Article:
There’s no brand in the world that wants their advertising to appear on a pirate site or wants to be seen as supporting piracy, even inadvertently…  A brand’s entire reputation is at stake – something that they’ve been nurturing for decades or, in some cases, centuries.  The people who create pirate sites are the same ones who perpetrate clickbait fraud – they’re the ones who spread malware and create armies of bots that generate most of the automated clicks in the business…  Which is why being worried about ad fraud without also being aware of the role piracy plays in its perpetration is like fretting over a flood in your apartment while neglecting to turn off the tap.”

Hopefully, other ad industry players will follow GroupM’s lead in utilizing TAG, but CFIF and anyone who supports the rule of law and property rights – including intellectual property (IP) rights – owe them an enormous “thank you.”  Accordingly, please click here to join us in thanking them.

July 28th, 2015 at 3:47 pm
Congress Should Oppose the So-Called “Local Radio Freedom Act”
Posted by Timothy Lee Print

Elementary concepts of fairness demand that musical artists and performers remain free to negotiate performance rights with broadcasters that seek to play their songs.  Indeed, current law allows artists to mutually bargain with satellite, Internet and cable stations.

The only exception:  traditional AM-FM radio stations, which are unfairly protected by federal law from having to negotiate with artists for performance rights.  This is precisely the sort of crony capitalism against which the American electorate is increasingly irate.

Unfortunately, rather than advocating market reform, some in Congress wish to cement the current protectionist status quo.  Under the so-called “Local Radio Freedom Act,” whose very name contradicts its real-world effect, terrestrial radio’s unjustifiable exemption from having to negotiate performance rights would be made more permanent.  The bill would foreclose bargained-for negotiation between artists and stations for compensation, perpetuating stations’ ability to earn billions by playing songs without paying for them.  And in an example of of supreme chutzpah, the same traditional radio stations benefiting from that loophole turn around and ask Congress to require cable and satellite providers to pay them for retransmission of television programs of stations they happen to own.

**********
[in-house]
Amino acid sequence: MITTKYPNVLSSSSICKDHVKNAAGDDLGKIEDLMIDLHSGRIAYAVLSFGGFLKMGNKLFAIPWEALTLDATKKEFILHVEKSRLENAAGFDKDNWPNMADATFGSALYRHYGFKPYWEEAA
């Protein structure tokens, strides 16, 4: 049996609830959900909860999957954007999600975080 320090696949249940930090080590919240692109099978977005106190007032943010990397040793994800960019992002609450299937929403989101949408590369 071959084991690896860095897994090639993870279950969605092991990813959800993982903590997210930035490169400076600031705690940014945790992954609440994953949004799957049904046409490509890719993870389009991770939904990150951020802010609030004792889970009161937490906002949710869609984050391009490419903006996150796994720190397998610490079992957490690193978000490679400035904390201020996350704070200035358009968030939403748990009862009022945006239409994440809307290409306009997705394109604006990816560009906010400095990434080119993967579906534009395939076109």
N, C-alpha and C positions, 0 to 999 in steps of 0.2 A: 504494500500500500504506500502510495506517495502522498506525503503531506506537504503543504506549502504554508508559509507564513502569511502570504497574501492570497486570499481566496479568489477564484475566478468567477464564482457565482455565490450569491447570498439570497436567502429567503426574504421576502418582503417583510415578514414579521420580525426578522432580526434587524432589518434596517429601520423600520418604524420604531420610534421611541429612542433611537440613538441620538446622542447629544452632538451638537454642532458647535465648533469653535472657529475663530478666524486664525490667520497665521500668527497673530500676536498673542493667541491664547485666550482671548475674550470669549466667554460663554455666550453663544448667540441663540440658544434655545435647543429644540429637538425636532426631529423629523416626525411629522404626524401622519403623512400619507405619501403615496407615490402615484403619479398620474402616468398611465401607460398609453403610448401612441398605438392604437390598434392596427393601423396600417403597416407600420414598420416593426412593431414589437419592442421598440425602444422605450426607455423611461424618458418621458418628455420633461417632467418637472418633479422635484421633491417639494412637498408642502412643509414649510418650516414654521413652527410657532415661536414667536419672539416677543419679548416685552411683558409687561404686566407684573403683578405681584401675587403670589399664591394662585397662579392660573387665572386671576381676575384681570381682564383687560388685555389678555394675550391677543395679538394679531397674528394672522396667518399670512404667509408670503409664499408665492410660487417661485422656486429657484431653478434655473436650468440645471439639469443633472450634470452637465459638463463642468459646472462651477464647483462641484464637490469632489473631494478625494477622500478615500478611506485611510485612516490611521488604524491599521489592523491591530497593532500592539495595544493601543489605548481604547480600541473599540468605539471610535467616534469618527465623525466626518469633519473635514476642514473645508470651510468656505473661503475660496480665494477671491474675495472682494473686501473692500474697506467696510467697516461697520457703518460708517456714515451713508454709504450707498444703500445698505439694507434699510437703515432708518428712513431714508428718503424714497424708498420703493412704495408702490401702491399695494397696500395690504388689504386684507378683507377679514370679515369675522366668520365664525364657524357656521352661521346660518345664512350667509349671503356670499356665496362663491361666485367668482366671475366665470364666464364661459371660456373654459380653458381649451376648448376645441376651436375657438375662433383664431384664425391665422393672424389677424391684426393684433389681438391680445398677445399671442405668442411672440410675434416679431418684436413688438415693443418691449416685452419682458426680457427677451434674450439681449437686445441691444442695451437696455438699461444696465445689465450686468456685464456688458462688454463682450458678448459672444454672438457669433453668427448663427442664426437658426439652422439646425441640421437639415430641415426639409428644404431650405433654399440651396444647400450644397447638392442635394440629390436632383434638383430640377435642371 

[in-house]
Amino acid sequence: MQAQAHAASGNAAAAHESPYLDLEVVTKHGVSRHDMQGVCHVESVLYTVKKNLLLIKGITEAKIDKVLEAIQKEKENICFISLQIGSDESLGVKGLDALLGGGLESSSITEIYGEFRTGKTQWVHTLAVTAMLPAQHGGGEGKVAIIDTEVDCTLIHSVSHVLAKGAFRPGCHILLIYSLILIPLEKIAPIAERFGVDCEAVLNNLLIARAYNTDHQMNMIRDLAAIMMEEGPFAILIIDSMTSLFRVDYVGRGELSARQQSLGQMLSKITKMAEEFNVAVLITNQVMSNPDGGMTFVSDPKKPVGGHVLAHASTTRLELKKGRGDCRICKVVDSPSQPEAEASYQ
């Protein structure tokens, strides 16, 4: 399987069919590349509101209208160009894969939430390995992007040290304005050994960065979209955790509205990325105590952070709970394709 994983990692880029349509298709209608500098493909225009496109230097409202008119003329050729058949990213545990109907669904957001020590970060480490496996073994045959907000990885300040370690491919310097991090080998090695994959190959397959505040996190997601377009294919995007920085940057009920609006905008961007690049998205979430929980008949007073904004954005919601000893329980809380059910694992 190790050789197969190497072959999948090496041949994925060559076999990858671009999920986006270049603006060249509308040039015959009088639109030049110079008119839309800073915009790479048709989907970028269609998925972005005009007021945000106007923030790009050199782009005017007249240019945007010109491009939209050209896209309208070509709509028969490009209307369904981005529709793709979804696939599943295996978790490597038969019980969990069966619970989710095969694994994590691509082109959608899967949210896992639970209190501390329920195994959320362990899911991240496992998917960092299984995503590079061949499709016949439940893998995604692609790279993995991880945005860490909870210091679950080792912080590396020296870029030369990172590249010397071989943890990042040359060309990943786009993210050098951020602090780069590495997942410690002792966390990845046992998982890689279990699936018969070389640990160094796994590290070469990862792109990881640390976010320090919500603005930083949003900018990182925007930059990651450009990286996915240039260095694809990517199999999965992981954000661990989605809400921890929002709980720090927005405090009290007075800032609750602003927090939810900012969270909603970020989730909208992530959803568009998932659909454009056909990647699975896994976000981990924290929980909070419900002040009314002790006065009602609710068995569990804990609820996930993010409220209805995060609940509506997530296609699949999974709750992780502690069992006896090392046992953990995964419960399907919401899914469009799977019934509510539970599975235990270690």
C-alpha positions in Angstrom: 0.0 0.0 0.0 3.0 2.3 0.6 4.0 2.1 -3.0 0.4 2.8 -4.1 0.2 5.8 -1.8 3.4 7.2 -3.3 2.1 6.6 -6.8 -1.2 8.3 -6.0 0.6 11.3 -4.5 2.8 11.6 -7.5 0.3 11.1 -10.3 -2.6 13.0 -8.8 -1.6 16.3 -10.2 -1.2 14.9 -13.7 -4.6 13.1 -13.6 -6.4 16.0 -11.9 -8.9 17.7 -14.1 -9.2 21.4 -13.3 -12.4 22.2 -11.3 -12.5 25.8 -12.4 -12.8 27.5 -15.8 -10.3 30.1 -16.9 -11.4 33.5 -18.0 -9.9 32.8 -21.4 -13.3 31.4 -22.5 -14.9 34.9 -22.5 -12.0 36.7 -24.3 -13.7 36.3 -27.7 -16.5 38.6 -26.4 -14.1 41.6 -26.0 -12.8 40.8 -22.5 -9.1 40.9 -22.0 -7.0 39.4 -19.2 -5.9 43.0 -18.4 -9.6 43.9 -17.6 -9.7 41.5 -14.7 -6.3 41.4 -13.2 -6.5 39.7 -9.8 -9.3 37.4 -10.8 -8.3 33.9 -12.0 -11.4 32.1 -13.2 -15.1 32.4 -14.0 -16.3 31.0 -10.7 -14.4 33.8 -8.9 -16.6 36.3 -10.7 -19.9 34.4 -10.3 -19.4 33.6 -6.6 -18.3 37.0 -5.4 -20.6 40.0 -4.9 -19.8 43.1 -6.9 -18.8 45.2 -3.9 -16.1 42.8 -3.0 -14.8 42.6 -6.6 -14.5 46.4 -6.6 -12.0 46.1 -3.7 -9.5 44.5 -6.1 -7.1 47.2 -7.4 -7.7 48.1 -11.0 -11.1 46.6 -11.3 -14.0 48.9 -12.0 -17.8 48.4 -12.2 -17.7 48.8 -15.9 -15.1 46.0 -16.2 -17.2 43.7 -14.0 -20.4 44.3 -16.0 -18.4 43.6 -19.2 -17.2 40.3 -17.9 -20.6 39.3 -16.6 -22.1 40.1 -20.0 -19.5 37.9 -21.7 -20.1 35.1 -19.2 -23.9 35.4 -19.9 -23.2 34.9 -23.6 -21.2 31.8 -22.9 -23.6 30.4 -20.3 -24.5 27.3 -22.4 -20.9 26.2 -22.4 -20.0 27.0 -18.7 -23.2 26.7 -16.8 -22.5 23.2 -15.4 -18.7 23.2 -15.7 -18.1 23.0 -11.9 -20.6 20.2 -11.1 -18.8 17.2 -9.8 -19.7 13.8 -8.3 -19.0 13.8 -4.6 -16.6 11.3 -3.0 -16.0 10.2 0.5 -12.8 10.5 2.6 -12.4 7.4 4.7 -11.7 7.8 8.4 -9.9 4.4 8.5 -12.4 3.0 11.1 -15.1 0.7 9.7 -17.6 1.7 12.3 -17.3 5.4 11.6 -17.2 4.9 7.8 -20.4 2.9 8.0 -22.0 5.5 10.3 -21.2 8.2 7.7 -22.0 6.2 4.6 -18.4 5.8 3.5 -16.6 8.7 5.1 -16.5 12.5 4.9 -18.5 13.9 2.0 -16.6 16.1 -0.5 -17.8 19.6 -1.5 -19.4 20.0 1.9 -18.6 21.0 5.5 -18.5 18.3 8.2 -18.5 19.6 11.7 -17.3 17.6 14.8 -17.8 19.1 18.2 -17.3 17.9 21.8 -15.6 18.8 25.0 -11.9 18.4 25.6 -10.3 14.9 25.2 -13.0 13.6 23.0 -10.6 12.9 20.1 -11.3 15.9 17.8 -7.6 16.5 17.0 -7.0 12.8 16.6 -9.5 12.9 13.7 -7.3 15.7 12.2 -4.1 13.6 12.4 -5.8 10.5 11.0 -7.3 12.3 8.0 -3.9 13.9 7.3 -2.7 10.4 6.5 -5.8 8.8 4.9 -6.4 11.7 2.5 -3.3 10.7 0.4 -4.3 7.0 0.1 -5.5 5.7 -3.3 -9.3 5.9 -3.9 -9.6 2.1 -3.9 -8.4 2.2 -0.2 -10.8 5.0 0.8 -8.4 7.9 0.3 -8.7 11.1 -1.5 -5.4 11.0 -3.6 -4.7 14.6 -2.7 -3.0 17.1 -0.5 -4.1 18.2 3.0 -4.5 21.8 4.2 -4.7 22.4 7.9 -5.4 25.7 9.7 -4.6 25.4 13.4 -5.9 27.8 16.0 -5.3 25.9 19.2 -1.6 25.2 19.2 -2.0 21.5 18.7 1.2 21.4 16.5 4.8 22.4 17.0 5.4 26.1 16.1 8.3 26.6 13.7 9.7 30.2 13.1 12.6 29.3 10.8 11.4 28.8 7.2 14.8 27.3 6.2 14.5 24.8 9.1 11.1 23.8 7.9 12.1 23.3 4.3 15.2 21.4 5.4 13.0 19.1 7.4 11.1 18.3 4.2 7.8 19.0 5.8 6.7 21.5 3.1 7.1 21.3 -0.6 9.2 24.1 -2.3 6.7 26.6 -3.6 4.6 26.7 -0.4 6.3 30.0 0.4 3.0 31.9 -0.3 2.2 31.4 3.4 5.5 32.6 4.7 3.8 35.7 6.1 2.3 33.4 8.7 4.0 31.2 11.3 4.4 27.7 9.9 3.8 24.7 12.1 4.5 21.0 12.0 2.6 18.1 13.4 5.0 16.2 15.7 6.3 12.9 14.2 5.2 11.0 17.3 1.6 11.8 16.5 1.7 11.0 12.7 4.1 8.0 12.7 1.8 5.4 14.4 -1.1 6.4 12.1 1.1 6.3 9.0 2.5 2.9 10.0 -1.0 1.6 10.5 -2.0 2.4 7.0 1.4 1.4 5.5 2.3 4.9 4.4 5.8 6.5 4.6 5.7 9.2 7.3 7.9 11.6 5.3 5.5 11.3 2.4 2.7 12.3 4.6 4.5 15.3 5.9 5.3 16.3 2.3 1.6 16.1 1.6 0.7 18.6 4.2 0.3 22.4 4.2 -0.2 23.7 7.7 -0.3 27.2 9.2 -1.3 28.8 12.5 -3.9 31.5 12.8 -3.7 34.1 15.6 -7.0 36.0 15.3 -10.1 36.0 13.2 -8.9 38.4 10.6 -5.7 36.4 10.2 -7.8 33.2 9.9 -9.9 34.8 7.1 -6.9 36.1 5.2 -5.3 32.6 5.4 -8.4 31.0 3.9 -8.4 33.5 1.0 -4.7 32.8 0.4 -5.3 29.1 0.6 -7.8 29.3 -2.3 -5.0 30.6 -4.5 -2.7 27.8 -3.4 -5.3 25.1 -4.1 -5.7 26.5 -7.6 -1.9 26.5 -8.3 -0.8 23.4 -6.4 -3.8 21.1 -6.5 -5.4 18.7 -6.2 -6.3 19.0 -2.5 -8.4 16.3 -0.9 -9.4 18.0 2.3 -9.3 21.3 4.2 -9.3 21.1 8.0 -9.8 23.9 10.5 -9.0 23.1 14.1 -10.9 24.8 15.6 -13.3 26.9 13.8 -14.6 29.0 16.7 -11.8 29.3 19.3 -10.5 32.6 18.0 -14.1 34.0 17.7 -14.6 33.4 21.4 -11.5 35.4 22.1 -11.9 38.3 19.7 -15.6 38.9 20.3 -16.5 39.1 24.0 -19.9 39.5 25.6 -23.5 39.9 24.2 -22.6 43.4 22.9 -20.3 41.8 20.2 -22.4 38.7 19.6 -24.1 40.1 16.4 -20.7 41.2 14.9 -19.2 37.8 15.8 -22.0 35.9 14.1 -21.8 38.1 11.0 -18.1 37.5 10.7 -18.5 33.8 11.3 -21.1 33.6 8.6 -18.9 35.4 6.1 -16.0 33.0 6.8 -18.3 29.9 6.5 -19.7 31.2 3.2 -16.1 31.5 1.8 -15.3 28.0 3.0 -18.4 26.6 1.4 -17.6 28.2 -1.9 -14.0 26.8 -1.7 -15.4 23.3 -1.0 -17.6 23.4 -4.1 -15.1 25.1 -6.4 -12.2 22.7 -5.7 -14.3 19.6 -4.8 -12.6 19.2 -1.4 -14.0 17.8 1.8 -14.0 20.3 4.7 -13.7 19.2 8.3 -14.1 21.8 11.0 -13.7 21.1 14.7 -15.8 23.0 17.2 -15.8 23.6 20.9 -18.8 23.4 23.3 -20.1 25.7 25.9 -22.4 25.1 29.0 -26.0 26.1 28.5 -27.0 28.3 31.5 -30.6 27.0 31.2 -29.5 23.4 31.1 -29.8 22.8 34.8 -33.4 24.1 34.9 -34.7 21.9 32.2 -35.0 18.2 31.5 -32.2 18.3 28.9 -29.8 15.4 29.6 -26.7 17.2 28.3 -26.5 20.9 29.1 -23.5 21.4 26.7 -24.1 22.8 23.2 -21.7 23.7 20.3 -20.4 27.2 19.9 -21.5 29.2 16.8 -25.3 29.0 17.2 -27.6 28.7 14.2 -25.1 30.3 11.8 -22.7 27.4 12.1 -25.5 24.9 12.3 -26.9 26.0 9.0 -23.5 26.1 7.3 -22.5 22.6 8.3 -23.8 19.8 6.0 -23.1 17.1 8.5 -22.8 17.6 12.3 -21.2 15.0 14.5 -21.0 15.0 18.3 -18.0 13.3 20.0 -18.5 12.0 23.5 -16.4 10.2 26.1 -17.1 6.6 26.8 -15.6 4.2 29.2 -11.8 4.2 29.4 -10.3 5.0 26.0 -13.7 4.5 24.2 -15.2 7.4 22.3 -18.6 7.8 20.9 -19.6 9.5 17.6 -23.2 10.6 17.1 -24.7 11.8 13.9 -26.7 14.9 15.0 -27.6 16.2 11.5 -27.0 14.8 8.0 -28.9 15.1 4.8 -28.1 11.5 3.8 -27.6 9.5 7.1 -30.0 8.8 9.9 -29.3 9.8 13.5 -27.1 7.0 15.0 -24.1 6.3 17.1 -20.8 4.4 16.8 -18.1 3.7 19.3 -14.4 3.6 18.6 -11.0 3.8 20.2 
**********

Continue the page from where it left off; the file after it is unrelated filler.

The bill’s proponents advance the offensive claim that artists seeking payment should just shut up and appreciate that their works get played over the air, thereby providing them publicity and advertising.  But that’s not something that stations should dictate.  The creators and performers of those songs should be free to determine which market model they prefer – performance for payment or free of charge.  That’s how a free market works.

Accordingly, we at CFIF have joined an array of fellow free-market organizations in a letter to Congress stating our objections to this protectionist and crony capitalist proposed legislation:

We urge you to refrain from co-sponsoring the Local Radio Freedom Act, which sanctions the status quo, and has a chilling effect on the development of a forward-thinking policy that respects the rights of all music producers in all media.  The Constitution protects private property rights and specifically delegates to Congress the authority to protect creative works.  Unfortunately, LRFA closes the discussion about how to best protect property rights by resolving that terrestrial radio should never pay performance royalties on music broadcast on their stations used for raising advertising revenue.  This is not equitable treatment for any musical artist or music distribution service.”

Americans are justifiably fed up with the sort of protectionism and cronyism that this proposed legislation represents.  We accordingly urge Congress to reject it, and that our hundreds of thousands of supporters and activists across the country to contact their representatives in Congress and express their opposition as well.

June 29th, 2015 at 1:03 pm
Protectionist “Local Radio Freedom Act” Would Prevent Payment to Musicians for Songs
Posted by Timothy Lee Print

Under current law, recording artists remain free to negotiate performance payment rights with Internet, cable and satellite stations.  Due to an unfair exception, however, artists cannot negotiate in the same manner with traditional AM-FM radio.  Unfortunately, proposed federal legislation backed by broadcasting interests would cement that anomaly.  Deceptively entitled the “Local Radio Freedom Act” (”LRFA”), the bill would stifle a potentially freer marketplace and foreclose future negotiation for payment to musicians for songs.